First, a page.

The U.S. economy begins the year 2020 in a good place. The unemployment rate is at a 50-year low, inflation is close to our 2 percent objective, gross domestic product growth is solid, and the Federal Open Market Committee's (FOMC) baseline outlook is for a continuation of this performance in 2020.... The Committee judges that the current stance of monetary policy is appropriate to support sustained expansion of economic activity, strong labor market conditions, and inflation near the Committee’s symmetric 2 percent objective

From the World Bank in January 2020:
Quote
Global economic growth is forecast to edge up to 2.5% in 2020 as investment and trade gradually recover from last year’s significant weakness

Petere Navarro on Dec 30th, 2019:
Quote
Forecast-wise, I’m seeing closer to 3% real GDP growth than 2% [in 2020]. I’m seeing at least 32,000 on the Dow

Wall Street Journal, Dec 18th 2019:
Quote
US Expansion expected to continue through 2020 - WSJ Survey finds
  (note: this was the summary conclusion of a panel of 57 economists).

...there were of course the permabears, nad a bunch of preditions on what "Black Swan" events could heave us into recession (interestingly I've yet to come across one that predicted a global pandemic shutting down supply chains and forcing massive shelter-in-place orders).  But by and large the sentiment was: 2020 was going to see a continuation of the 11 year economic expansion, albeit at a moderate pace.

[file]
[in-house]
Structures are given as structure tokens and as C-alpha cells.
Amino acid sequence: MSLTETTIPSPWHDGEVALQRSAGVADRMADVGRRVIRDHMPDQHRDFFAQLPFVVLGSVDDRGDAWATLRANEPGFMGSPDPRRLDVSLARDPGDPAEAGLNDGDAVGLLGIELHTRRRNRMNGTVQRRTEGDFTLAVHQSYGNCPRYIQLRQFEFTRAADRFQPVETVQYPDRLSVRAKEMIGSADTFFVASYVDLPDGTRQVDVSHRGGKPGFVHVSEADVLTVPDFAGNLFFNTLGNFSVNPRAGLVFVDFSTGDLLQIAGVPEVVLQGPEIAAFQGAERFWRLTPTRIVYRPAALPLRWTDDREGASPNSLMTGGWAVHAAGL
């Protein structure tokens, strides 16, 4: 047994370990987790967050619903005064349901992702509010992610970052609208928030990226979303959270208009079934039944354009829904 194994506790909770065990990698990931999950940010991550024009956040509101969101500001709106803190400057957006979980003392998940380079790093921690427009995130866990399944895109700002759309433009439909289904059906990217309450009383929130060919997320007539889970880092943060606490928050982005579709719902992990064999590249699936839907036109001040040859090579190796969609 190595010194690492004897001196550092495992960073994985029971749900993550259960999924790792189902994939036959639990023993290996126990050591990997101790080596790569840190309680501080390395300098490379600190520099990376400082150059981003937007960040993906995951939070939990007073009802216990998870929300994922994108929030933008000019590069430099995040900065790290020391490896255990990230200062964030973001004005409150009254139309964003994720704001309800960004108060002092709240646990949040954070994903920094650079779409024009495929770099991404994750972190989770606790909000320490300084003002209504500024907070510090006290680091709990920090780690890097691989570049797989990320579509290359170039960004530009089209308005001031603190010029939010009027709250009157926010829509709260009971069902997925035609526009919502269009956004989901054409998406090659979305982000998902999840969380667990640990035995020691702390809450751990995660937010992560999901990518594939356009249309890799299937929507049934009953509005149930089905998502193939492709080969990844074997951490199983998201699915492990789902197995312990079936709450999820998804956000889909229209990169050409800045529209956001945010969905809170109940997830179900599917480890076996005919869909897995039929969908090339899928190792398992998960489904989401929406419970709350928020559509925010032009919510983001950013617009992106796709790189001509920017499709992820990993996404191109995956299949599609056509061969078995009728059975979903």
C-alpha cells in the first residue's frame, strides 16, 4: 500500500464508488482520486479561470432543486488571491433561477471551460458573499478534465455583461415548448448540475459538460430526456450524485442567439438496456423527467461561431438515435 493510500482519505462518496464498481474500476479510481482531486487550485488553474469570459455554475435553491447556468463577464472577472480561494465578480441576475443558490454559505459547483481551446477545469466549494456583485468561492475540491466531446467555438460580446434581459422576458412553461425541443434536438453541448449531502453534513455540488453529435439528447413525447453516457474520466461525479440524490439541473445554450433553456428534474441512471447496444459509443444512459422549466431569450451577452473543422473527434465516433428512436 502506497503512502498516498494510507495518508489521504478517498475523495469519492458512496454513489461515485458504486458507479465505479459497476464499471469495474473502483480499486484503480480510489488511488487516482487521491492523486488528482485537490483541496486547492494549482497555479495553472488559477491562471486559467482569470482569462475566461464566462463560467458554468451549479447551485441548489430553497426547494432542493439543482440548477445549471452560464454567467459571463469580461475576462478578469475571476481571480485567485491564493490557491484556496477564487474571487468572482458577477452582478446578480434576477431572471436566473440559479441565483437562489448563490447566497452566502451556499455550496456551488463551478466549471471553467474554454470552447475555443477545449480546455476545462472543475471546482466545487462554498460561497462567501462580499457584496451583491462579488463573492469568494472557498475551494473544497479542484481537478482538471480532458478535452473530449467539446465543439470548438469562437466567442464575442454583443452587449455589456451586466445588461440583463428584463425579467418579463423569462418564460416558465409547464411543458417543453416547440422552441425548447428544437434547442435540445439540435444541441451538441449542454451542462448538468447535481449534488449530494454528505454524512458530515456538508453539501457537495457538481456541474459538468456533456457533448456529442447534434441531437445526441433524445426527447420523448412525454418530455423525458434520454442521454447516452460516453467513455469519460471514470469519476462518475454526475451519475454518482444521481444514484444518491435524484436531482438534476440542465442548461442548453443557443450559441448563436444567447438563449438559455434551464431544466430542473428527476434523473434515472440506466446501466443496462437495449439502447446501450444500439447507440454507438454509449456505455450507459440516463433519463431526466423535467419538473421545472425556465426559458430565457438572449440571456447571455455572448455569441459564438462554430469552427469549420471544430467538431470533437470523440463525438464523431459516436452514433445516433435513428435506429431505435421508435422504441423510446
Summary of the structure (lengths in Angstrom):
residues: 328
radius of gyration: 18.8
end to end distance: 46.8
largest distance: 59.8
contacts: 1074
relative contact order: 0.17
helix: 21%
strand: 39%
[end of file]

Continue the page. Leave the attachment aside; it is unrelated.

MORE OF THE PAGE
Google news-archives is a facinating place to explore!

frugalnacho

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Re: August is when it all implodes
« Reply #14 on: June 17, 2020, 09:02:14 AM »
Look... no one has a clue what the F is going to happen next week or next month or in August.  There was a cantankerous thread here several weeks ago that got locked, but the basic premise was that, after an absurdly good April the markets were absolutely going to crash very soon, as in within the next few days or maybe a week...  and it hasn’t happened.  Yet. 

This isn't unique to april.  I'm confident if you scour the forum you will find those prediction threads for every month since the forum's inception.  People are constantly predicting the market is going to crash.  The market is overvalued, fiscal cliff, Obama got re-elected, Brexit, Trump got elected, Trump got impeached, my hamster farted, a plane got shot down, tensions between multiple countries, the chinese market slumps, it's an election year and we don't know who will win - but either way it's bad!,  coronavirus, etc.  There always has been, and always will be, multiple reasons for people to predict gloom and doom and market crashes.  Occasionally they are temporarily right, but so far none have been correct long term.